Oman’s government has taken several bold steps to strengthen privatisation programmes within industrial estates across the country. As part of the strategy, PEIE has formed a new holding company to manage the establishment’s assets in different industrial estates across the Sultanate. The move is expected to strengthen the role of the private sector in attracting investment in the manufacturing sector in a more flexible and easy manner.
PEIE will own 51 per cent stake in the newly-formed Oman Investment and Development Holding Company, while 49 per cent will be offered to the private sector. The new company will manage PEIE’S 100 million square metre industrial land and other assets in different industrial estates, which will help bring in flexibility and easy implementation of the privatisation strategy.
The holding company, which is expected to start operation in the second half of this year, will promote companies for development, management and operation of the existing industrial estates through partnership.
The country’s industrialisation drive was mostly facilitated by the PEIE, which manages more than six industrial estates spread across the country. PEIE, which acts as a one-stop-shop for new entrepreneurs, manages Rusayl, Raysut, Sohar, Sur, Nizwa and Buraimi. The PEIE is planning to build new industrial estates in several locations, besides expanding existing ones to meet the growing demand for industrial plots. The PEIE plans to build three industrial estates – one each in Thumrait, Shinas and Al Mudhaibi.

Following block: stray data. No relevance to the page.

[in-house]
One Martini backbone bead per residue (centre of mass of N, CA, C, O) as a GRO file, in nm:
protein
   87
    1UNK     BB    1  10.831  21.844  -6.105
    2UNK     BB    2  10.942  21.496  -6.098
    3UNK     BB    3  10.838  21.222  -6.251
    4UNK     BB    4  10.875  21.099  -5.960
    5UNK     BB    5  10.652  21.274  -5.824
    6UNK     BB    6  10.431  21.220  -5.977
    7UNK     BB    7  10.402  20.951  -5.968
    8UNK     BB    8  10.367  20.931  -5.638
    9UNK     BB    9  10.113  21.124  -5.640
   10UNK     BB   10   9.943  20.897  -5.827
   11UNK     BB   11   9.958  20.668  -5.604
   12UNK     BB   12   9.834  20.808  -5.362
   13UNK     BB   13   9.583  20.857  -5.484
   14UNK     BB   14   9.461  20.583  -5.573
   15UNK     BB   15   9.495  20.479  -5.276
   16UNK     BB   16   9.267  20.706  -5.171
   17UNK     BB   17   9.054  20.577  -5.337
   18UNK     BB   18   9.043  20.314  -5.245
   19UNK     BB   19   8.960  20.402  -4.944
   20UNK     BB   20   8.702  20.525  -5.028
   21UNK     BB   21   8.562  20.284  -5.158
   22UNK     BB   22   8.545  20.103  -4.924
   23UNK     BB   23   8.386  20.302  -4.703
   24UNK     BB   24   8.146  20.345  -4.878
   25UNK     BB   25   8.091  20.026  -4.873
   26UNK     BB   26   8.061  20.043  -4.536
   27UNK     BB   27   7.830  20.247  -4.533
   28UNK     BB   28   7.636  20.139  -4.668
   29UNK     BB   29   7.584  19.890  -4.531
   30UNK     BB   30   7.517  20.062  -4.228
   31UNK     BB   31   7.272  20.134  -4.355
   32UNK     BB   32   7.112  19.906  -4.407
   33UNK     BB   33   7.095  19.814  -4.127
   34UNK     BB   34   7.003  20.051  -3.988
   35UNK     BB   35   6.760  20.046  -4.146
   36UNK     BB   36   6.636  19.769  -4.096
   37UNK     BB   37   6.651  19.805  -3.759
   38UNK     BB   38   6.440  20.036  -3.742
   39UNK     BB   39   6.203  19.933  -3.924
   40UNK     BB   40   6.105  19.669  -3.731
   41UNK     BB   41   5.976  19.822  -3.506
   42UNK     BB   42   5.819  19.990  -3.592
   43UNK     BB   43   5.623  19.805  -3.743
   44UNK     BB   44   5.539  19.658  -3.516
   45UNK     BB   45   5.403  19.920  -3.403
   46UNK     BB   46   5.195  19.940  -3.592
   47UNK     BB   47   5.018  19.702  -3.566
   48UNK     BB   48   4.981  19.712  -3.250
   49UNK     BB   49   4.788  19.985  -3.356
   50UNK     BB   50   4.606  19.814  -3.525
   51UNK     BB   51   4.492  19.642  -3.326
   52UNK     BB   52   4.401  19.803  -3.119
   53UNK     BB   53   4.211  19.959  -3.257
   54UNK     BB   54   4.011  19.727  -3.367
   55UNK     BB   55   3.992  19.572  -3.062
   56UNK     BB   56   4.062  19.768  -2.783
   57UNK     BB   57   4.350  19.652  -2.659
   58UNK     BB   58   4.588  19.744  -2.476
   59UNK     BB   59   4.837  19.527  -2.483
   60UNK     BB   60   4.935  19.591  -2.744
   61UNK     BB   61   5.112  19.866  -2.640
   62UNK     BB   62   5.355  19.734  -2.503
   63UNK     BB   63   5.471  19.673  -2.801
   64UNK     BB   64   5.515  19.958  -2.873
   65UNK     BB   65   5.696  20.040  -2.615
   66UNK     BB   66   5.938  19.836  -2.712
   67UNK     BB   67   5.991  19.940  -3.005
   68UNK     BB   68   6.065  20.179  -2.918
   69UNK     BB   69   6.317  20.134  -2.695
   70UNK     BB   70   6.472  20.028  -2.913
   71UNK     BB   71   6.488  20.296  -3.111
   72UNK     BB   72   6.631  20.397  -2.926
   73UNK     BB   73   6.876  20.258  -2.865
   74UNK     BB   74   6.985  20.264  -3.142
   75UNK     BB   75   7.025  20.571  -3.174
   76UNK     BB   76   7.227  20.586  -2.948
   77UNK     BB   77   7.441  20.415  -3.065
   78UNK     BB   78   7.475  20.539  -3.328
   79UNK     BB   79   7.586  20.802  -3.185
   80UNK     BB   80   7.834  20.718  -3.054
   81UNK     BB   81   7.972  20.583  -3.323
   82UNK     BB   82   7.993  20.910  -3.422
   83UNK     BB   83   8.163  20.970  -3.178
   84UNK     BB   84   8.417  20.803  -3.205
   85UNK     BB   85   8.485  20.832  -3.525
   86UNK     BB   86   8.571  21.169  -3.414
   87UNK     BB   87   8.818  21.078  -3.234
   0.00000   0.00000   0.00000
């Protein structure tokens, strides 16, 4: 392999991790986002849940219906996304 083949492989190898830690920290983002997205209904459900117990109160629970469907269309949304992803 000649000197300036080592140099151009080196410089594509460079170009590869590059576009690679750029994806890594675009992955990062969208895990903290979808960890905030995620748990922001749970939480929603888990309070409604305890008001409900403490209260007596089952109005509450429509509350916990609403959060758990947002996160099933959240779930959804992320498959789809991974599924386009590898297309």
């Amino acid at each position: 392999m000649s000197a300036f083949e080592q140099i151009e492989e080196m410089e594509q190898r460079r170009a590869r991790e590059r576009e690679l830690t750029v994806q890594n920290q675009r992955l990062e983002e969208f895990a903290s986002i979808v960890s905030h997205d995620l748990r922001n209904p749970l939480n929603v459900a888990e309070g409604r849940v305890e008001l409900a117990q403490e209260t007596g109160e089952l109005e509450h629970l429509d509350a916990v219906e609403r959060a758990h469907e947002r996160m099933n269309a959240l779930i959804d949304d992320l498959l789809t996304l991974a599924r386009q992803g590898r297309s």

There are also ongoing expansion projects for further developing existing
industrial estates, which will help diversify the country’s economy and create employment opportunities for Omani youths. Apart from projects within the industrial estates, several mega ventures are in different stages of planning and implementation. Several industries, including the Salalah Ammonia Plant, Salalah Liquefied Petroleum Gas, an acetic acid project, an automobile bodybuilding unit and several petrochemical ventures are in different stages of planning and implementation.
For instance, the state-owned Oman Oil Company (OOC) started work on two major projects - Salalah Ammonia Plant and Salalah Liquefied Petroleum Gas (SLPG) - in Dhofar. These projects are strategically important for strengthening the industrial sector and enhancing economic diversification plans in the Sultanate. SLPG will have a capital expenditure of $826 million, and will be developed on a 20 hectare-plot within Salalah Free Zone. LPG and Condensate Storage Facilities will be built at Salalah port on an area of around eight hectares.